A 7-year-old patient with generalized junctional epidermolysis bullosa, non-Herlitz type, presented in July of 2015. Since birth, the patient had suffered from blistering of the entire body with particular manifestations in the extremities, back and flanks. The patient was admitted to the burn unit due to an acute exacerbation and risk of sepsis.
With an extremely unfavorable short-term prognosis, approval for experimental cell and gene therapy with transgenic epidermal stem cells could be obtained from the relevant authorities as a last resort.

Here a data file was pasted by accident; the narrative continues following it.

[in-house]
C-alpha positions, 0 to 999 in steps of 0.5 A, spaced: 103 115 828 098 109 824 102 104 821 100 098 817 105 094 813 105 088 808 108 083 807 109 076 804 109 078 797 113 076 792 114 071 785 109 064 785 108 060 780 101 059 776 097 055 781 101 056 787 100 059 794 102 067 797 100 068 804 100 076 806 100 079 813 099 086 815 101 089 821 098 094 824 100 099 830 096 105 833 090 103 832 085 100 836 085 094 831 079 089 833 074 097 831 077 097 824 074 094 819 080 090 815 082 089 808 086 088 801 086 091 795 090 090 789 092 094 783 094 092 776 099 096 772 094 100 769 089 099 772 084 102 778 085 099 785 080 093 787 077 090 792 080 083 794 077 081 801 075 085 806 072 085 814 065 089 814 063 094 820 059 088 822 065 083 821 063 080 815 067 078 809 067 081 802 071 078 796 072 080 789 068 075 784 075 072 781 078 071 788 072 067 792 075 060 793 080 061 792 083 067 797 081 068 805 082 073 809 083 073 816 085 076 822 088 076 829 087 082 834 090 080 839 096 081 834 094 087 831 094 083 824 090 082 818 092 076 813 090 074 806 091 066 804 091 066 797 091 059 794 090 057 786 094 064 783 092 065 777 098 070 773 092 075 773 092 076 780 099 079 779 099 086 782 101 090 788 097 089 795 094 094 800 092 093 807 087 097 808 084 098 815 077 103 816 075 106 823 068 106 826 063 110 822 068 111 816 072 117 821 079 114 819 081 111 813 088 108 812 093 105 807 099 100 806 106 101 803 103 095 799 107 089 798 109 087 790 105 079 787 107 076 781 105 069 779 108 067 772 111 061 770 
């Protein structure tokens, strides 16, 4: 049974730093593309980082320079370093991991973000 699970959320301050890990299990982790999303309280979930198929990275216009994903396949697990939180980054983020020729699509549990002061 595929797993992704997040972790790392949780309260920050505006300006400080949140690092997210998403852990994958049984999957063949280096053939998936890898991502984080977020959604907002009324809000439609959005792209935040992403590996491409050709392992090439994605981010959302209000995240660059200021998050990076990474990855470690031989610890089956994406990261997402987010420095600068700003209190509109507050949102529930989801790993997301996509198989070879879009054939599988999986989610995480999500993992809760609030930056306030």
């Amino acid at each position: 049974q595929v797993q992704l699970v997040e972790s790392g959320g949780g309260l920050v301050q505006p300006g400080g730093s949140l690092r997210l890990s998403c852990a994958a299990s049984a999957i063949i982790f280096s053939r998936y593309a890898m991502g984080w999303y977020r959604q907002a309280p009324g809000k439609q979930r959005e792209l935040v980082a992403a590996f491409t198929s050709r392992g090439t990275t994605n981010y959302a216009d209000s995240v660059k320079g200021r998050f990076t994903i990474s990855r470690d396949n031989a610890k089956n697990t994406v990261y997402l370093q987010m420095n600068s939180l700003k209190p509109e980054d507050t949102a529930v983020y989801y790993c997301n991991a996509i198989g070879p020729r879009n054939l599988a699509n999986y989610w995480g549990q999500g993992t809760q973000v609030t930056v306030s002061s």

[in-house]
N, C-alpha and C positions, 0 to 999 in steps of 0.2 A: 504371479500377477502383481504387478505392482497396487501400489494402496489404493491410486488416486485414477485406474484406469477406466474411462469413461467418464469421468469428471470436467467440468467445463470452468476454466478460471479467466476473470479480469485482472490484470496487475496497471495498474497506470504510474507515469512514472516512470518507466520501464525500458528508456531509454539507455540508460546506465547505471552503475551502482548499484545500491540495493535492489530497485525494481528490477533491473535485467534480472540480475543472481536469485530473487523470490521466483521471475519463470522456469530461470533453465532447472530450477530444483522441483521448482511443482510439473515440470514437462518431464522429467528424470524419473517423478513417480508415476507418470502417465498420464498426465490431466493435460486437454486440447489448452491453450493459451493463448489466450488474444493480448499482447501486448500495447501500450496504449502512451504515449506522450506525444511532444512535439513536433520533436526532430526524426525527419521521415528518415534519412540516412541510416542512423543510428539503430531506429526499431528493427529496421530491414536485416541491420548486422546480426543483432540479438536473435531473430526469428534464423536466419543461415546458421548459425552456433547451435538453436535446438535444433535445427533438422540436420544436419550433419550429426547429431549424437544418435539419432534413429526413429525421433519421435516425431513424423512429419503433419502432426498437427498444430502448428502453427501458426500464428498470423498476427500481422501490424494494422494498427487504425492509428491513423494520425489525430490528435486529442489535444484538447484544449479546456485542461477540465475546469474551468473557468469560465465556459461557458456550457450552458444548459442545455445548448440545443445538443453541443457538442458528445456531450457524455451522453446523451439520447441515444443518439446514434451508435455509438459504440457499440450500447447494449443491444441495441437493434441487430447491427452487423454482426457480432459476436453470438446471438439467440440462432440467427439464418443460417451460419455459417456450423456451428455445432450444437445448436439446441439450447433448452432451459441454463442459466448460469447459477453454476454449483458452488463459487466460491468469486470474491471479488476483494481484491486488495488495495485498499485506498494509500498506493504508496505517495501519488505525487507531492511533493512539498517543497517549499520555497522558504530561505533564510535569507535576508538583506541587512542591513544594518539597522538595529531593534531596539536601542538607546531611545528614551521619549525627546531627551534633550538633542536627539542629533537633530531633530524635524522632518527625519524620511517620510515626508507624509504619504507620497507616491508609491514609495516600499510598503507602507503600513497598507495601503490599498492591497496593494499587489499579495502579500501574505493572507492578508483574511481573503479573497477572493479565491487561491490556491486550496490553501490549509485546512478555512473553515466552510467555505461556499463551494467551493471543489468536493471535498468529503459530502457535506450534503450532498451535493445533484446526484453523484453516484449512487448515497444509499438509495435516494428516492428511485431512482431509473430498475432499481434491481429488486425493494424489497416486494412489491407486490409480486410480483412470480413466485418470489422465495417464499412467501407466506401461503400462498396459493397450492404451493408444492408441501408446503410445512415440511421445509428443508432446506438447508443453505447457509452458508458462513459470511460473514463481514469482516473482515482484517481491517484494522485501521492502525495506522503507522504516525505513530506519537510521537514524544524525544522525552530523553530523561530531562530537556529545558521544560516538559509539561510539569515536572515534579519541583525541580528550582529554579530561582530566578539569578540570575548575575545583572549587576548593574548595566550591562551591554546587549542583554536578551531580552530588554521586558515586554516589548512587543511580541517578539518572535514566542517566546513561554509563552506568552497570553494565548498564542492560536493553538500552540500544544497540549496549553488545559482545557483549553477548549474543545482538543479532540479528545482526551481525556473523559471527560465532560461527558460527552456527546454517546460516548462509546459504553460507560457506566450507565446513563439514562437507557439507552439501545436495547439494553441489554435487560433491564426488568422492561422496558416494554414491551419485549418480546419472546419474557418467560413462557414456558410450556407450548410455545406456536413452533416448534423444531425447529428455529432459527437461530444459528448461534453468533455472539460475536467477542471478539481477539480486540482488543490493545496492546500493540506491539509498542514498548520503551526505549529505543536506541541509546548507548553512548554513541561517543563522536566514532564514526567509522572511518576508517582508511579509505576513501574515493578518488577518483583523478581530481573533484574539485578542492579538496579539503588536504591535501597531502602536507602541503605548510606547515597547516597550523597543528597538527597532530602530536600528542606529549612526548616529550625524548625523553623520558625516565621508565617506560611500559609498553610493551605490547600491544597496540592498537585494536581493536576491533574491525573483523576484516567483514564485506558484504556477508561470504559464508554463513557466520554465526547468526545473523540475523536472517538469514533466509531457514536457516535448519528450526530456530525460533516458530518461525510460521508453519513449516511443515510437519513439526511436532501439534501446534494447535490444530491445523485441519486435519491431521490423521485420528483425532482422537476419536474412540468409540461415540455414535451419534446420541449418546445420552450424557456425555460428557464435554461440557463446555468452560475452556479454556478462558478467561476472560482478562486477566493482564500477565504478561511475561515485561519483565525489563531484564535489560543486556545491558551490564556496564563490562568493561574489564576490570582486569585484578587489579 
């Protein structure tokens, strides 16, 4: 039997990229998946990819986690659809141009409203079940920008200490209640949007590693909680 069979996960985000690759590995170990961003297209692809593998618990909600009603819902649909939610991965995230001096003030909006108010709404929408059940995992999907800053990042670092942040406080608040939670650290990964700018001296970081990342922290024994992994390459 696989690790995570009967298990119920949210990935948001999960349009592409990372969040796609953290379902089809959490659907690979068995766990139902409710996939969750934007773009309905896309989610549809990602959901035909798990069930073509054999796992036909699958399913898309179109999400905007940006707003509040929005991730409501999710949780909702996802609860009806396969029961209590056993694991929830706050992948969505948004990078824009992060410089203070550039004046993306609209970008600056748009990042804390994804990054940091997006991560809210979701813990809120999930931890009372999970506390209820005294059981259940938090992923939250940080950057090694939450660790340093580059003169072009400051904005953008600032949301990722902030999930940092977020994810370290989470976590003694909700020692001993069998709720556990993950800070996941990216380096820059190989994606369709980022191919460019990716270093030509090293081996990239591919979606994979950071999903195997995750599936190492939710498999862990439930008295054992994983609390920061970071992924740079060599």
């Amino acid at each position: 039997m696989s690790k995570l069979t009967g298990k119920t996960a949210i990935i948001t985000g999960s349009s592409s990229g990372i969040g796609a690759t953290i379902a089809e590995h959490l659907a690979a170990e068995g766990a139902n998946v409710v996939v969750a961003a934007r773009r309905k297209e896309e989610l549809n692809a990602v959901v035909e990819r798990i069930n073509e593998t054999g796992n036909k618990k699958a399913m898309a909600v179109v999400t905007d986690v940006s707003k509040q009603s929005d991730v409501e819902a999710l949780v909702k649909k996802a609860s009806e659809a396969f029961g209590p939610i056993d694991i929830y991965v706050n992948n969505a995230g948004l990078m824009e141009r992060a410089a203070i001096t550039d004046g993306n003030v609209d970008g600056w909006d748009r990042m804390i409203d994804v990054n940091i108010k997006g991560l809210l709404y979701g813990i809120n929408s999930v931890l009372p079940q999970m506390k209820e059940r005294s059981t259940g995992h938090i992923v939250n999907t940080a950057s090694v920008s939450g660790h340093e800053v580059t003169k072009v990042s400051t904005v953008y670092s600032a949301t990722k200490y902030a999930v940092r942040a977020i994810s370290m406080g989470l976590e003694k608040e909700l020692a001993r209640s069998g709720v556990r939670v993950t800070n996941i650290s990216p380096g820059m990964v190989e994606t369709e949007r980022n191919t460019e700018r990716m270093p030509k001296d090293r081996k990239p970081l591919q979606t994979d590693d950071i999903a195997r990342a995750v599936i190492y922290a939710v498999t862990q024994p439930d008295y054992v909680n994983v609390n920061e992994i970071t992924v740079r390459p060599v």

Five years after autologous transplantation of ex vivo cultured and genetically modified stem cells, the transgenic epidermis of the patient remained stable without blistering. The transgenic epidermis showed blister-free wound healing, with no appearance of skin contracture. To evaluate the histopathological structure as well as the immunohistochemical components of the transgenic epidermis, a skin biopsy was taken from a transplanted area. Fluorescence in situ hybridization and a vector-specific t-LAMB3 probe demonstrated that the transgenic epidermis was composed entirely of transgenic keratinocytes. Furthermore, immunofluorescence analysis demonstrated that the amount of the dermo-epidermal structural protein laminin-332, was equivalent to that of healthy skin. The transgenic epidermis showed physiological epidermal stratification. Within the dermis, hair follicles and sebaceous and sweat glands could be detected. The absence of laminin-332 from entry to the hair follicle indicated that a stable boundary between transgenic and nontransgenic cells had been established and that stem cells from the hair follicles had not competitively displaced the transgenic epidermal stem cells. Furthermore, the transgenic epidermis was shown to have a physiological amount of correctly localized CD1a-positive Langerhans cells, melanin A antibody-positive melanocytes, and synaptophysin-positive Merkel cells. Collagen IV was present in physiological amounts along blood vessels and the basement membrane. Elastic microfibrils in the stratum papillare region of the dermis appeared reduced, whereas they were detected correctly arranged in the stratum reticulare. The decrease of these elastic microfibrils suggests a slight dermal fibrosis in the area of transgenic skin in JEB-nh patients. The transcription factor p63 could be strongly downregulated after transplantation and showed similar density and localization of healthy skin. The cold-warm sensation improved progressively over the follow-up period reaching normal values after 5 years. Mechanical pain perception in the area of the transgenic skin of the transplanted patient was within the normal range over the entire observation period. A similar trans-epidermal water loss of the transgenic skin and healthy control skin was observed. The levels of melanin were similar to those of a healthy control group. The skin hydration of the transgenic skin was slightly below the threshold values 2 and 3 years after transplantation and reached a similar skin hydration as a healthy control skin after 5 years.. The patient did not require any treatment with moisturizing ointments or drugs following transplantation.